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model 95 seals?

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68champs View Drop Down
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    Posted: June-08-2019 at 1:42pm
Just bought a model 95 that shoots a bb about 10 feet. I tinker now and again. What do I need and where do I start? Is there a manual available? Thanks in advance!
meatchicken sucks
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Post Options Post Options   Thanks (0) Thanks(0)   Quote cobalt327 Quote  Post ReplyReply Direct Link To This Post Posted: June-08-2019 at 2:37pm
Real good chance that the barrel seal has become stuck to the piston and is riding back and forth on the air tube. Very common problem and seen more on the wide frame guns for some reason.
 
You will want to disassemble the gun and replace the barrel seal and piston. The air tube most times can be cleaned up by running a 5/64" drill bit into the center to open it up from being peened over from years of slamming into BBs when the gun is shot. If you find the spring is distorted you can replace it while the gun is apart.
 
Everything you need can be bought directly from Daisy. You can reseal your 95 using parts made for the current model 25:

 

130225-100 Plunger head $1.50 each   

130126-100 Barrel seal $1.00 each

150272-100 Air Tube $1.50 each (not needed if buying the Red Ryder plunger assembly)

132938-000 Plunger pin $0.25 each (not needed if buying the Red Ryder plunger assembly)

 

Pretty fair chance the spring will be sacked at least 1/2" but hopefully it's not distorted the way some will do (see photos below for what a bad one looks like!). If you wanted to hedge your bet, order a Red Ryder plunger assembly and that'll get you a new spring, air tube and air tube pin. Part number is 169750-000 Plunger assembly, cost is $4.00. The piston used in the Ryder is 7/8" so will not fit your 95. You can use the spring, pin and air tube.

 

Daisy Customer Service/Parts Ordering email address: info@daisy.com
Main Office and Customer Service 479-636-1200

 

 

 

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cobalt327 View Drop Down
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Post Options Post Options   Thanks (0) Thanks(0)   Quote cobalt327 Quote  Post ReplyReply Direct Link To This Post Posted: June-08-2019 at 2:46pm
A manual is HERE. It's for the 99 but is basically the same except for the shot tube and the 99 uses a trigger 'module' instead of the simpler stamped trigger in the 95. Next post down from the 99 manual is another more generic Daisy manual.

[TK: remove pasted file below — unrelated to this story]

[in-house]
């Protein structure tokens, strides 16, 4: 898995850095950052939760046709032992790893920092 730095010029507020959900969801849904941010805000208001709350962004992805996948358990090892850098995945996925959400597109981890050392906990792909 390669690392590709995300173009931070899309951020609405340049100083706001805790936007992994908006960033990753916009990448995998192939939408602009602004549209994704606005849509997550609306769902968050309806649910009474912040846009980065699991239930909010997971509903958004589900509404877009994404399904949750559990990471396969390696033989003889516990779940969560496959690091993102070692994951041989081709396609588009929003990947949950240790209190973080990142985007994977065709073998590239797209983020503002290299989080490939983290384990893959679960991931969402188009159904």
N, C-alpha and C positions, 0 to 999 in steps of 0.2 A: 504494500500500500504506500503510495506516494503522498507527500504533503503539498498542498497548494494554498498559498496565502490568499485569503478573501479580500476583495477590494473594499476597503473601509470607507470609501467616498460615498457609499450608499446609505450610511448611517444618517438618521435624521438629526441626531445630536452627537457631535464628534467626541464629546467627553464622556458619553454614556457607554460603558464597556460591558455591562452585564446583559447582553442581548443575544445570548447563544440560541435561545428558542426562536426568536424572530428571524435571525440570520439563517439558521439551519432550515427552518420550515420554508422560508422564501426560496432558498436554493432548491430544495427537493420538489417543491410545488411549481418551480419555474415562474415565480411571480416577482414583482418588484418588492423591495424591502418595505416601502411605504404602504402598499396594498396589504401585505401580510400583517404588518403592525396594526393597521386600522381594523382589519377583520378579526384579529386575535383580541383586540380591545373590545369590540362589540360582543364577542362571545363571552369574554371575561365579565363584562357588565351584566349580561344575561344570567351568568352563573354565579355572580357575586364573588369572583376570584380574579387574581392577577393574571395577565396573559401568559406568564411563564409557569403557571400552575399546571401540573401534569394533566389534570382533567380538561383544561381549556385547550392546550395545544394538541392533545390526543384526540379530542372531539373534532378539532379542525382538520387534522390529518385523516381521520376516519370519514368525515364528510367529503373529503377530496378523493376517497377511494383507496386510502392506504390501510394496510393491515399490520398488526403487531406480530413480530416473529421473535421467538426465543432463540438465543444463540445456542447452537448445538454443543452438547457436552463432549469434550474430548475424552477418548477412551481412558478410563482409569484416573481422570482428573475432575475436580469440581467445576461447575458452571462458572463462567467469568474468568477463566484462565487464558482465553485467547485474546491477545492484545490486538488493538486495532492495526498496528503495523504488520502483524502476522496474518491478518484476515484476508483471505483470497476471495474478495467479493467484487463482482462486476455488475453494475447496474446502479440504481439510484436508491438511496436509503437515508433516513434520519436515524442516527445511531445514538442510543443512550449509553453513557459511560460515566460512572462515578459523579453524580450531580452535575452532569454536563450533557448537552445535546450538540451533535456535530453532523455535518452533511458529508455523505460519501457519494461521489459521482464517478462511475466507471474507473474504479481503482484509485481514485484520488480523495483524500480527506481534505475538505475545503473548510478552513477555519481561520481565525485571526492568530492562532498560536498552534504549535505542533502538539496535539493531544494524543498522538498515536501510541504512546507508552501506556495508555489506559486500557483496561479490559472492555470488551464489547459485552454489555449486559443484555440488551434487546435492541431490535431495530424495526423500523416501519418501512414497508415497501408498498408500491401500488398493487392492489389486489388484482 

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Post Options Post Options   Thanks (0) Thanks(0)   Quote Gumslinger Quote  Post ReplyReply Direct Link To This Post Posted: June-09-2019 at 8:35pm
Regarding those spring pictures, is that distortion from age, misuse, or modification-gone-awry? Does that distortion actually occur on an installed spring? Thanks for posting those pics--I cant imagine how that can happen...(and I sure don't want to cause it as a newbie self)...Thanks.
JCN
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Post Options Post Options   Thanks (0) Thanks(0)   Quote cobalt327 Quote  Post ReplyReply Direct Link To This Post Posted: June-10-2019 at 1:54am
My guess is it's poor stress relieving/heat treating of the spring. And it happened while installed in the gun. I've seen similar distortion in several other guns but this was the worst case. The model 95 the spring came from looked as though it had never been apart prior to me repairing it. The screws didn't show tool marks, the air tube was well worn but unmodified, there were no preload spacers or any other indication that someone had been messing with it. The MV was basically non existent, I could throw a BB way further than it could shoot one. Besides the spring being distorted the seals were stuck together just like what I suspect is the problem with the OP's gun.
 
Another thing the OP can check is the shot tube- make sure air can't pass through the seam. The shot tube below also came from a model 95 but not the same gun the spring was in. The seam can get a gap in it if a BB or other object gets lodged in the tube then is forced back out. I know of no reliable way to repair them once the gap is there- the seam can be resealed but the tube ID will still be too large, allowing pressure blow-by and a lower than normal MV. The gun with this shot tube was doing around 200 fps with good seals.